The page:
Wait, what? Isn’t this what we have been saying? I have received a Wells Fargo document entitled “Conduit Loan Servicing: Who’s Who and What’s What?” I don’t know when this was written but it refers to the first quarter of 2010 and it bears a Wells Fargo logo and contact information of the authors.
It’s also interesting because loan modifications are often declined with the excuse that the “investors” wouldn’t approve them. In contrast, in 2009, in Arizona federal bankruptcy court, I heard a Wells Fargo executive in charge of loan modifications testify that they never even submitted the mods to investors because they would need 25% approval under the terms of most PSAs.
Notice too that there is no discussion of potential conflicts that a Master SErvicer might have, if its parent company was the underwriter of the securitization and it owns the residual tranche.
Here’s the full document with an excerpt below: Conduit_Loan_Servicing wells fargo no lender
The thing most borrowers fail to realize about conduit loans is that once a loan has been securitized, they are not working with a “lender” anymore. The loans are pooled into a securitization called a Real Estate Mortgage Investment Conduit (REMIC). The REMIC is a trust and it has no lenders, only fiduciaries of the “certificate holders.” Once the loans have been pooled and securitized, the players are as follows:
Conduit Loan Servicing: Who’s Who and What’s What?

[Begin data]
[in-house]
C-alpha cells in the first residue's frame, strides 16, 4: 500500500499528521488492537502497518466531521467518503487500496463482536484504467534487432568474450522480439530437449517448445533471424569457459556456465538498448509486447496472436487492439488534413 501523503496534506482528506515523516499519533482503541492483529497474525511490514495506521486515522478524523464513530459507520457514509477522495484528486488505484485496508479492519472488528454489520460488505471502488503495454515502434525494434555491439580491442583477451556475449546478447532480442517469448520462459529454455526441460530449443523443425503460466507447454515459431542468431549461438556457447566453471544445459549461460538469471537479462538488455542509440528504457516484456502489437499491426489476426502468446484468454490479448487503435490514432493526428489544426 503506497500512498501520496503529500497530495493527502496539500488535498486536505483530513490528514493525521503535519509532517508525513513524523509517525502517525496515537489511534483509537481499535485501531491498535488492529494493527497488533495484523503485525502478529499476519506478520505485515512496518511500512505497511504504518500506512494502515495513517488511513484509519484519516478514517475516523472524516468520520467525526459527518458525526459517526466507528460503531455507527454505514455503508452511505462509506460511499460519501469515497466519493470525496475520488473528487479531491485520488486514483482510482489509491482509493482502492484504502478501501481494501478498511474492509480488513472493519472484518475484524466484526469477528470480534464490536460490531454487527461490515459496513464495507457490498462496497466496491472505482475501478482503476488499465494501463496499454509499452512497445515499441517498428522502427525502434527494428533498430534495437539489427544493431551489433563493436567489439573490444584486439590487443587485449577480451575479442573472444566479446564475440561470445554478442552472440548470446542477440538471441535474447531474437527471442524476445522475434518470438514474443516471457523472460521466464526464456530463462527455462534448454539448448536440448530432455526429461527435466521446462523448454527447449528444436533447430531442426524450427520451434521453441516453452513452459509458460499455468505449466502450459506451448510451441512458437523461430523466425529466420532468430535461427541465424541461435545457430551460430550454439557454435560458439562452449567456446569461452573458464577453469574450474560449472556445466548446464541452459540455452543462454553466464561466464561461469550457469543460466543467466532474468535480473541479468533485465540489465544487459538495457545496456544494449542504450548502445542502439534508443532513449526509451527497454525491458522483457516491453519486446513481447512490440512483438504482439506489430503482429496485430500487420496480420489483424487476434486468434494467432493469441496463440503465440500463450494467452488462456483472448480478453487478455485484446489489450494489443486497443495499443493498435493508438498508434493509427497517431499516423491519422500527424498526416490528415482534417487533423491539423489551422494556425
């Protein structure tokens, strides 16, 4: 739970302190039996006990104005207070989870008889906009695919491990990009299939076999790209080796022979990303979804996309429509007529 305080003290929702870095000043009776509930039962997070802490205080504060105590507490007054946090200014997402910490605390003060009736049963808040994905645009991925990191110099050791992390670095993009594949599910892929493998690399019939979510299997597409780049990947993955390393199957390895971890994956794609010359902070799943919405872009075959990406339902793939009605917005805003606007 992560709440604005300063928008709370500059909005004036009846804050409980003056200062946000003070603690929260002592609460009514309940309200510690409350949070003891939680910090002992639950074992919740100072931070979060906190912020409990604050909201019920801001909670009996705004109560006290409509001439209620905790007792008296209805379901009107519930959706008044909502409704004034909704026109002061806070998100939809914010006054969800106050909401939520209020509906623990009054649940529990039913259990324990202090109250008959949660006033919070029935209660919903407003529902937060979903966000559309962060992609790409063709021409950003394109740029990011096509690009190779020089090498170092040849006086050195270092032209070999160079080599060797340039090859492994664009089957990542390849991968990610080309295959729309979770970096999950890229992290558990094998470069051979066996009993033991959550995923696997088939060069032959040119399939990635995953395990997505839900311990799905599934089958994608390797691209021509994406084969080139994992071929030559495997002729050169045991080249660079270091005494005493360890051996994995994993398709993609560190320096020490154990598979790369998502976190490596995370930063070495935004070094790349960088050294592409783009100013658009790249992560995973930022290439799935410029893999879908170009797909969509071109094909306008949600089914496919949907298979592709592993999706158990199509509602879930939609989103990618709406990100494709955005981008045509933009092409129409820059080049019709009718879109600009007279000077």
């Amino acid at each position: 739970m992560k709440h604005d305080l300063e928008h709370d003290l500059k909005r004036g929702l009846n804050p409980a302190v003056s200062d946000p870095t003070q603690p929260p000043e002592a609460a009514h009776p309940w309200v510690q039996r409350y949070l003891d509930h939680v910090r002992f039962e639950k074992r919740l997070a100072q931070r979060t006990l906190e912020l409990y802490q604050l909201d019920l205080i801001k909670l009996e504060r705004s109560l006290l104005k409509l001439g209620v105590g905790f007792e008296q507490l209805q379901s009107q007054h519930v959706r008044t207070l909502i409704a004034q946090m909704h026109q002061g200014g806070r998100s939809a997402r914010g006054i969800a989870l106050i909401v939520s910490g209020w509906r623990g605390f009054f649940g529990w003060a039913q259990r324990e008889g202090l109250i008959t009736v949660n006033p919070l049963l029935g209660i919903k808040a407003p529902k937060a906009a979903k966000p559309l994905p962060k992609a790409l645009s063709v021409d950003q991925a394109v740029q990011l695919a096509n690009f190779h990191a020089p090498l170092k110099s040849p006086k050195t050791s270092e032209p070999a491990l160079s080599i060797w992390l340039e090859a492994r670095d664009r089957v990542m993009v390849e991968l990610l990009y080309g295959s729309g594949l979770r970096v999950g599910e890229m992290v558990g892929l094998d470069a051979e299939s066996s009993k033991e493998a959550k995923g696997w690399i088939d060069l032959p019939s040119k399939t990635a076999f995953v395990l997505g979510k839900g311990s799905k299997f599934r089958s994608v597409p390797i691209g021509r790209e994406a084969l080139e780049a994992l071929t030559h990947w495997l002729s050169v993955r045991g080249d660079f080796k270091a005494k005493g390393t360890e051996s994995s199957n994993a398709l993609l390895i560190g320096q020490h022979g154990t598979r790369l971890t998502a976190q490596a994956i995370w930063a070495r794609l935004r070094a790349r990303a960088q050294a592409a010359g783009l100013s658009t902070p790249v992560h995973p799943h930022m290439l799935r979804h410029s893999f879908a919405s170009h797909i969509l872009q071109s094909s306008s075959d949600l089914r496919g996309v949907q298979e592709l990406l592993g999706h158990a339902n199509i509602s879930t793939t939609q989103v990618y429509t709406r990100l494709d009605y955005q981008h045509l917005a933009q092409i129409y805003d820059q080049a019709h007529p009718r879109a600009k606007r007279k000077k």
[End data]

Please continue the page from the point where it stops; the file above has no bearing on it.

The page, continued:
Master Servicer- The Master Servicer collects payments, escrows, reserves and financial information on behalf of the REMIC Trustee. The Master Servicer visits each asset (at its expense) every year for large loans, every other year for small loans. As of the first quarter of 2010, Wells Fargo was the largest Master Servicer in the country with approximately $425 billion in servicing and over 330 securitizations. The next largest is Midland Loan Services at approximately $145 billion and 140 deals. Master Servicers are rated and evaluated by the rating agencies. If a loan becomes delinquent, the Master Servicer is usually obligated to make the first three or four payments to the certificate holders as well as pay trust expenses on delinquent assets. This way, if a borrower is late or misses a payment, but makes it up quickly, the certificate holders have had no disruption in payments. The Master Servicer is reimbursed when the borrower makes up the payment or when the property goes into foreclosure and is later sold. Because the certificate holders are relying on the Master Servicer to make these payments, the creditworthiness of the Master Servicer is a key to the selection process.